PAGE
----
The longer I’m in college, the more I realize that I love exam time. Don’t get me wrong, it is stressful and intense. I’m not trying to say I’m like those stereotypic nerds TV loves to depict as enjoying nothing more than studying. I just love everything that comes with exams. Suddenly clothing goes from a fashion statement to everyone wearing whatever is comfiest. It goes from jeans and nice shirts to sweatpants and blankets. There’s also junk food everywhere. People need that sugar rush to help them power through and I’m a big fan of eating candy, cookies and other desserts all week long.
The best part for me though is how people change. Somehow amidst the stress, lack of sleep and malnutrition people get friendlier. This is the magic of exam time. This is the time of wishing each other good luck, helping classmates with difficult concepts and spending hours talking in the dining hall to avoid work for just a little bit longer. I’m glad to have found that same sense of community that I love about Whitman at University College too.
Exams are quite different at the University of Melbourne. For the most part they are two hours long like at Whitman, but these are worth 50% or more of the final grade. The strong effect these tests have on my grade would stress me out more if I didn’t have insane amount of time to study. The University of Melbourne gives an entire week off to study (it’s called SWOT VAC – Study WithOut Teaching Vacation) and then exams are spread out over the course of three weeks. I happened to end up with one exam a week meaning that I have seven plus days between each exam to prepare. What a change from one dead day before a single week of exams! The other students here think the reason the abroad students are so relaxed right now is that we’re not worried about finals since it’s all pass/fail for us. For me (and I think many of the others) we’ve just never had this much time to study. I personally don’t quite know what to do with it especially since my classes are basically just understanding and retaining concepts, many of which I’ve learned before.
Well that’s also the silver lining. Since I really don’t need to be studying that whole time, I can go off on adventures like Escape Room,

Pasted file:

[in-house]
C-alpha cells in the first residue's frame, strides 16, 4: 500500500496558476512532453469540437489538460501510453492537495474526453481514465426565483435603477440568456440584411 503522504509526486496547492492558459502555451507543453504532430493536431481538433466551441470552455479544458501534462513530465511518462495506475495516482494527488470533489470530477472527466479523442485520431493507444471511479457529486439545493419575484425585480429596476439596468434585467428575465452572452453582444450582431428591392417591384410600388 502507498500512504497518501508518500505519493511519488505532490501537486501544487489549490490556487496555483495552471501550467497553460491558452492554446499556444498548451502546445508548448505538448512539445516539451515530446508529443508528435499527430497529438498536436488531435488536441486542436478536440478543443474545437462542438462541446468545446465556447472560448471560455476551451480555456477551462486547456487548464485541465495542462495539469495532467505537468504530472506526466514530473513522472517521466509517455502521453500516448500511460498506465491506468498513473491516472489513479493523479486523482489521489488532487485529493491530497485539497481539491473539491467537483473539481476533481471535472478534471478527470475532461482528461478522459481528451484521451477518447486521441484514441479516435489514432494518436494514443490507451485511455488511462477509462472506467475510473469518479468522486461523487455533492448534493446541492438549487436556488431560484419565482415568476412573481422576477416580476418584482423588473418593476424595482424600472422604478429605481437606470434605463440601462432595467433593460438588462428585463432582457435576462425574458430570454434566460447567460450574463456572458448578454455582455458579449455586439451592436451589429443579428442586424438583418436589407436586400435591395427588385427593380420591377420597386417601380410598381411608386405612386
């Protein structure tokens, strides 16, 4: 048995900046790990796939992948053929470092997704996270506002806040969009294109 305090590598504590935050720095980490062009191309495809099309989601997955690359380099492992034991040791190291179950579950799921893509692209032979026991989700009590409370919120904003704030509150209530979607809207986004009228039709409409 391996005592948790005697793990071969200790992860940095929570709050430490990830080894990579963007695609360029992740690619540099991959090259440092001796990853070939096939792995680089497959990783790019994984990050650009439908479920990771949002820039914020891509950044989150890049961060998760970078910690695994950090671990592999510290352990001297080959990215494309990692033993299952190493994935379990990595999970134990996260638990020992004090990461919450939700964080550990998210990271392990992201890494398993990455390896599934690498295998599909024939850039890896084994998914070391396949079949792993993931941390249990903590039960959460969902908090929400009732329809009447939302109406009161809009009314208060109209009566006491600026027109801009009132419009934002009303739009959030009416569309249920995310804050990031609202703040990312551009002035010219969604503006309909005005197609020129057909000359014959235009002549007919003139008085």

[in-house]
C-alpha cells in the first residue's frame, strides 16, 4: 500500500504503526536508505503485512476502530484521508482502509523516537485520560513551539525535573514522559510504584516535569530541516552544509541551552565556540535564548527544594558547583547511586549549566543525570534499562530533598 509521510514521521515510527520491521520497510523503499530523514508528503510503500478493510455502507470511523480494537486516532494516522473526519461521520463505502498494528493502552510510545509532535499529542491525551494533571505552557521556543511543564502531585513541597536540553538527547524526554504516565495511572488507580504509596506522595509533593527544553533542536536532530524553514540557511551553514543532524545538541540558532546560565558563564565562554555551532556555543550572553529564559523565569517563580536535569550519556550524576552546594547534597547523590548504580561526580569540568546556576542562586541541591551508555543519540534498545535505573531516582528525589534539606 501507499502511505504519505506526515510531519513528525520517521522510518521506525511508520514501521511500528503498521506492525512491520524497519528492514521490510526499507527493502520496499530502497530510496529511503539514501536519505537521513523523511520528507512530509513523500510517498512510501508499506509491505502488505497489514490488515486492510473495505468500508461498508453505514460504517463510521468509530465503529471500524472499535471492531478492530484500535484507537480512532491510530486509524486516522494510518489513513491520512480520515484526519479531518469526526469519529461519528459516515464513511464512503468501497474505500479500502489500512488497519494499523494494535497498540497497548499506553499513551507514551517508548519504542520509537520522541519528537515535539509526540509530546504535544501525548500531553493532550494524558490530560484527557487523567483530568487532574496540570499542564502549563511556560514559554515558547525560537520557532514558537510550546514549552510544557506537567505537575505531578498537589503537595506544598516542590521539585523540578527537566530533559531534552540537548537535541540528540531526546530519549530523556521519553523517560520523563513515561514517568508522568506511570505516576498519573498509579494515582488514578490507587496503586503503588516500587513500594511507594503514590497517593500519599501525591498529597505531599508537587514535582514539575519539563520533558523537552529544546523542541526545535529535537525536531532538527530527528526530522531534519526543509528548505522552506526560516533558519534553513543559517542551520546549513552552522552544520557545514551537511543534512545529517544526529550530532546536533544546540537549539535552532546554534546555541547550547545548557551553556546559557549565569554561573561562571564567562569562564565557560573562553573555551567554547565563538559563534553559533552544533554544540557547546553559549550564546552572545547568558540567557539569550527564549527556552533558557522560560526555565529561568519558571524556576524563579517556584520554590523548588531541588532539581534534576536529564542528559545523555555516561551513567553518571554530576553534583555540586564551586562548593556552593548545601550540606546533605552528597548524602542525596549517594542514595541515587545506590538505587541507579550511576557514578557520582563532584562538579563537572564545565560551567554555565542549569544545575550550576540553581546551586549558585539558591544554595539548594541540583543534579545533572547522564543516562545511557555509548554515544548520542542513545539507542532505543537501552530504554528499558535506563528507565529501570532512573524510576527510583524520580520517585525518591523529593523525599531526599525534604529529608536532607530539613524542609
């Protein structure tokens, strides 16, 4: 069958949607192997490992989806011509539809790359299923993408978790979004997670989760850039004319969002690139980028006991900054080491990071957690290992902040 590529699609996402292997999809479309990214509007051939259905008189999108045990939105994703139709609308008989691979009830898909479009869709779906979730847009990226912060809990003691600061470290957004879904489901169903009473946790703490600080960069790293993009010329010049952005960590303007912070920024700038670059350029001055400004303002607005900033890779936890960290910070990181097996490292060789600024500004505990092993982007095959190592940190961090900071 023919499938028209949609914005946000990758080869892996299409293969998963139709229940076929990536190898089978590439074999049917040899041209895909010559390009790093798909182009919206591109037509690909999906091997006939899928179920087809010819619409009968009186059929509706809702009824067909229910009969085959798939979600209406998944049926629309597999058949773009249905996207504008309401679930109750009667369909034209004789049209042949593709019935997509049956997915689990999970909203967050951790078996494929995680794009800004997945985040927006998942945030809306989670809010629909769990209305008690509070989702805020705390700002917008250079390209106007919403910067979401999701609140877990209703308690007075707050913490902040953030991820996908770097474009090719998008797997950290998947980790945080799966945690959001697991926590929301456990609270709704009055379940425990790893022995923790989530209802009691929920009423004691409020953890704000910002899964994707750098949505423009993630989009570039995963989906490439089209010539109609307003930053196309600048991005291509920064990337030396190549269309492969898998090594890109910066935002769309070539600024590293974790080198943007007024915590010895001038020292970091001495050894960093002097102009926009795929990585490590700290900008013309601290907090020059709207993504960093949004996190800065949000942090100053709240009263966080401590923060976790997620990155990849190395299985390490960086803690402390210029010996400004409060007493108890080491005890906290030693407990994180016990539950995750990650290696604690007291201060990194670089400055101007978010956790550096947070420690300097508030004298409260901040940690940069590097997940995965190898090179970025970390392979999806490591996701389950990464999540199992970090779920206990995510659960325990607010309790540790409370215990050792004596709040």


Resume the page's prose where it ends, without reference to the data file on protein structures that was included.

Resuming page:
Vegetarian and Vegan Food Truck Night (where I ate amazing “chicken” satay) and roadtrips. With two and a half weeks left there’s still so much to see and I’m thankful for the extra time to spend with my friends here before I have to say goodbye.
Before I wrap up, I would be remiss if I didn’t talk a bit about the actual exam process in this post. Exams at UniMelb are hosted in huge buildings with hundreds of students from a variety of different classes taking their tests all at once. You may only bring in pencils, erasers, clear water bottles and sometimes calculators. Phones (switched off), wallets and keys can be brought in as well, but must be stored under the desk. Watches have to be removed and placed in a plastic bag on your desk. You sit at the desk number assigned to you (I was 274) and place your student ID card in the top corner so they know it’s really you taking the exam. Over the 2 hours of test taking and 15 minutes of reading time, proctors will roam through the aisles spot checking calculators, examining student IDs and collecting our signed forms that promise we won’t cheat. They also placed clocks everywhere — I counted 5 visible from my seat. I don’t think I’ve ever been in a room with that many people (at least 400) that was also so silent. It felt a lot like being back in high school taking standardize tests. It was interesting the first time, but I’m not sure I’d enjoy this set up every time. I better get back to work now. I have one essay and two more exams left. So close!
Over and Out,